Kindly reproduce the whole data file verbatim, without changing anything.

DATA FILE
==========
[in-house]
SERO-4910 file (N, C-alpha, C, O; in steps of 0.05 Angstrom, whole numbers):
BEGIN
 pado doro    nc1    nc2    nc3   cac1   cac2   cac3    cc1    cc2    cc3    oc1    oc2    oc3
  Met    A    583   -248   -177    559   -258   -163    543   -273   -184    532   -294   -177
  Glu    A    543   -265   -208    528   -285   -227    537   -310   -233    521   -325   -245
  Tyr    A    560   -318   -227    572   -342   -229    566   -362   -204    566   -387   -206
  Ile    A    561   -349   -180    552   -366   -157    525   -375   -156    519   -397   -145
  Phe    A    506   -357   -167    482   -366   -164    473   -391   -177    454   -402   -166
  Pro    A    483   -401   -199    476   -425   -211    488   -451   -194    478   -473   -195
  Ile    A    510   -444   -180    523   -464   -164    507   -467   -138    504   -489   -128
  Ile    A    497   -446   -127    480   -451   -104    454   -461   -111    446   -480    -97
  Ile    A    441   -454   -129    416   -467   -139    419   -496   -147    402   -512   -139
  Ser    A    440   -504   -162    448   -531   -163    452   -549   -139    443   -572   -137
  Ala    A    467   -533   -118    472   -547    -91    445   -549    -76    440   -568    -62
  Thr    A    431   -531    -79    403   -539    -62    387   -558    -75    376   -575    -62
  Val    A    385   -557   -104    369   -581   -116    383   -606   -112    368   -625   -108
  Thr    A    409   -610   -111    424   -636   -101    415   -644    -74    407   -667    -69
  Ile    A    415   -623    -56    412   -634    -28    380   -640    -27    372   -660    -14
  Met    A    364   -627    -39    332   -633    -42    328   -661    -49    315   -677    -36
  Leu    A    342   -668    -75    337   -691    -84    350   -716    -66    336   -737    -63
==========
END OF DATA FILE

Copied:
[in-house]
SERO-4910 file (N, C-alpha, C, O; in steps of 0.05 Angstrom, whole numbers):
BEGIN
 pado doro    nc1    nc2    nc3   cac1   cac2   cac3    cc1    cc2    cc3    oc1    oc2    oc3
  Met    A    583   -248   -177    559   -258   -163    543   -273   -184    532   -294   -177
  Glu    A    543   -265   -208    528   -285   -227    537   -310   -233    521   -325   -245
  Tyr    A    560   -318   -227    572   -342   -229    566   -362   -204    566   -387   -206
  Ile    A    561   -349   -180    552   -366   -157    525   -375   -156    519   -397   -145
  Phe    A    506   -357   -167    482   -366   -164    473   -391   -177    454   -402   -166
  Pro    A    483   -401   -199    476   -425   -211    488   -451   -194    478   -473   -195
  Ile    A    510   -444   -180    523   -464   -164    507   -467   -138    504   -489   -128
  Ile    A    497   -446   -127    480   -451   -104    454   -461   -111    446   -480    -97
  Ile    A    441   -454   -129    416   -467   -139    419   -496   -147    402   -512   -139
  Ser    A    440   -504   -162    448   -531   -163    452   -549   -139    443   -572   -137
  Ala    A    467   -533   -118    472   -547    -91    445   -549    -76    440   -568    -62
  Thr    A    431   -531    -79    403   -539    -62    387   -558    -75    376   -575    -62
  Val    A    385   -557   -104    369   -581   -116    383   -606   -112    368   -625   -108
  Thr    A    409   -610   -111    424   -636   -101    415   -644    -74    407   -667    -69
  Ile    A    415   -623    -56    412   -634    -28    380   -640    -27    372   -660    -14
  Met    A    364   -627    -39    332   -633    -42    328   -661    -49    315   -677    -36
  Leu    A    342   -668    -75    337   -691    -84    350   -716    -66    336   -737    -63